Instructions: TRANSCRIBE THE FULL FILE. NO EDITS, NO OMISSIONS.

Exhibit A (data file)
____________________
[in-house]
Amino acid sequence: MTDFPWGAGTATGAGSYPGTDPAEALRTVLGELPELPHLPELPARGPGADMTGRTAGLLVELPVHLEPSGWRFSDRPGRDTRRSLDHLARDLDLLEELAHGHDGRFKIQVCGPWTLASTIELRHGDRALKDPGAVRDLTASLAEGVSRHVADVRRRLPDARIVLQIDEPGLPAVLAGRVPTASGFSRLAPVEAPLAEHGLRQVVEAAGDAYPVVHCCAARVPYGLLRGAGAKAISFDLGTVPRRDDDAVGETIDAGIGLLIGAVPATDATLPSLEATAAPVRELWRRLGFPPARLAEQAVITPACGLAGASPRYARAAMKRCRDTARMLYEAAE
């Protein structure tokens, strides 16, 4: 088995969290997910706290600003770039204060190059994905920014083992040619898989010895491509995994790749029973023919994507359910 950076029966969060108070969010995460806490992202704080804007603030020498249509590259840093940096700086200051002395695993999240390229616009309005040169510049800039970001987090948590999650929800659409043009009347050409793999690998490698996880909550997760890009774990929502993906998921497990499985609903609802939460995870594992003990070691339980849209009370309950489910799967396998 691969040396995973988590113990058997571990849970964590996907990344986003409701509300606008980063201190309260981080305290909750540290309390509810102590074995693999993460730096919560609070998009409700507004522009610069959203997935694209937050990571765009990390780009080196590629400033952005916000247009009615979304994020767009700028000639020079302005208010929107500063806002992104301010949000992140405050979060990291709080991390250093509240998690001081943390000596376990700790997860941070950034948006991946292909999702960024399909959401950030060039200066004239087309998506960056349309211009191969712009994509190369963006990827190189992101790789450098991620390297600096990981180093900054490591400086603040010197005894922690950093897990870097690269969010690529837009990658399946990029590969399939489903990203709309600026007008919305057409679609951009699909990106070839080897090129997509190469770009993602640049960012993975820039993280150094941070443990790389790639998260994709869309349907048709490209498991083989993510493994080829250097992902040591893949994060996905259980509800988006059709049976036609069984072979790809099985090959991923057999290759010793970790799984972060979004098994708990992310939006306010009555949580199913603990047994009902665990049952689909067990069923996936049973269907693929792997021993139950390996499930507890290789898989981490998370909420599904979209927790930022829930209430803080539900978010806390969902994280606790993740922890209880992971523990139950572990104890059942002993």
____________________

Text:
[in-house]
Amino acid sequence: MTDFPWGAGTATGAGSYPGTDPAEALRTVLGELPELPHLPELPARGPGADMTGRTAGLLVELPVHLEPSGWRFSDRPGRDTRRSLDHLARDLDLLEELAHGHDGRFKIQVCGPWTLASTIELRHGDRALKDPGAVRDLTASLAEGVSRHVADVRRRLPDARIVLQIDEPGLPAVLAGRVPTASGFSRLAPVEAPLAEHGLRQVVEAAGDAYPVVHCCAARVPYGLLRGAGAKAISFDLGTVPRRDDDAVGETIDAGIGLLIGAVPATDATLPSLEATAAPVRELWRRLGFPPARLAEQAVITPACGLAGASPRYARAAMKRCRDTARMLYEAAE
């Protein structure tokens, strides 16, 4: 088995969290997910706290600003770039204060190059994905920014083992040619898989010895491509995994790749029973023919994507359910 950076029966969060108070969010995460806490992202704080804007603030020498249509590259840093940096700086200051002395695993999240390229616009309005040169510049800039970001987090948590999650929800659409043009009347050409793999690998490698996880909550997760890009774990929502993906998921497990499985609903609802939460995870594992003990070691339980849209009370309950489910799967396998 691969040396995973988590113990058997571990849970964590996907990344986003409701509300606008980063201190309260981080305290909750540290309390509810102590074995693999993460730096919560609070998009409700507004522009610069959203997935694209937050990571765009990390780009080196590629400033952005916000247009009615979304994020767009700028000639020079302005208010929107500063806002992104301010949000992140405050979060990291709080991390250093509240998690001081943390000596376990700790997860941070950034948006991946292909999702960024399909959401950030060039200066004239087309998506960056349309211009191969712009994509190369963006990827190189992101790789450098991620390297600096990981180093900054490591400086603040010197005894922690950093897990870097690269969010690529837009990658399946990029590969399939489903990203709309600026007008919305057409679609951009699909990106070839080897090129997509190469770009993602640049960012993975820039993280150094941070443990790389790639998260994709869309349907048709490209498991083989993510493994080829250097992902040591893949994060996905259980509800988006059709049976036609069984072979790809099985090959991923057999290759010793970790799984972060979004098994708990992310939006306010009555949580199913603990047994009902665990049952689909067990069923996936049973269907693929792997021993139950390996499930507890290789898989981490998370909420599904979209927790930022829930209430803080539900978010806390969902994280606790993740922890209880992971523990139950572990104890059942002993």